At the International Republican Institute, another nongovernmental Washington group financed partly by A.I.D., an official named Daniel Calingaert says he met Otpor leaders "7 to 10 times" in Hungary and Montenegro, beginning in October 1999. Some of the $1.8 million the institute spent in Serbia in the last year was "provided direct to Otpor," he says. By this fall, Otpor was no ramshackle students' group; it was a well-oiled movement backed by several million dollars from the United States. (7)

Despite the obvious signs that the West was interfering in the Serb political process, Milosevic decided to run once again for president in September 2000. His opponent was Vojislav Kostunica, who, according to the October 7, 2000 Reuters, received millions of German deutschemarks. In that same report, German Foreign Minister Joschka Fischer and Green Party warmonger was said to feel duty bound to provide financial support to Slobodan Milosevic's opponents as an "obligation based on history" to promote democracy. Der Spiegel reported that the USA coughed up around $30 million. Additionally, the USA promised to lift economic sanctions if Milosevic got the boot. A little over 10 years earlier, the same strategy proved effective in getting Daniel Ortega to leave office in Nicaragua. Ronald Reagan called it "Crying uncle" but much of the left failed to make the connections between the first instance of imperialist meddling and the second.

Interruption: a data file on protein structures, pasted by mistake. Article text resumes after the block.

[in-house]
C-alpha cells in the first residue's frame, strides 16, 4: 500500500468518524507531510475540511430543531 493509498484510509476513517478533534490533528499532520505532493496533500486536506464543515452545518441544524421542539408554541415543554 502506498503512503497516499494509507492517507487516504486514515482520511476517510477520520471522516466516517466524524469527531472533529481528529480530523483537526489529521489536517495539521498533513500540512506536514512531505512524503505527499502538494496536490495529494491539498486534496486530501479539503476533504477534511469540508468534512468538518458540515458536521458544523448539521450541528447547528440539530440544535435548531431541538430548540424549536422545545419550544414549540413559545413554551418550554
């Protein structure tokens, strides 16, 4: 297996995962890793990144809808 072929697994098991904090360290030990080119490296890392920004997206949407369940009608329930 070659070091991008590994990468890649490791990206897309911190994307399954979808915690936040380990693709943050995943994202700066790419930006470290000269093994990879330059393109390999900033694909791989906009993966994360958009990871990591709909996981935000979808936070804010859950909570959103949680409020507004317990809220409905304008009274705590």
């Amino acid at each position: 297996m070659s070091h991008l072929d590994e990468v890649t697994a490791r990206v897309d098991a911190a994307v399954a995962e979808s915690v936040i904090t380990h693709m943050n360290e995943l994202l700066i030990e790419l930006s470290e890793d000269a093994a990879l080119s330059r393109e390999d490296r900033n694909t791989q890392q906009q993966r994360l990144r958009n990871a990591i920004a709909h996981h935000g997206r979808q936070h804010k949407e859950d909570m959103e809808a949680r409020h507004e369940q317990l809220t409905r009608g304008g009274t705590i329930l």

Even with all the cash pouring into Kostunica's coffers, there was still enough of a reservoir of Serb nationalist resentment of NATO and Western financial domination to necessitate a runoff between Milosevic and Kostunica. Naturally, the opposition accused Milosevic of election fraud and demanded nothing less than Kostunica in power.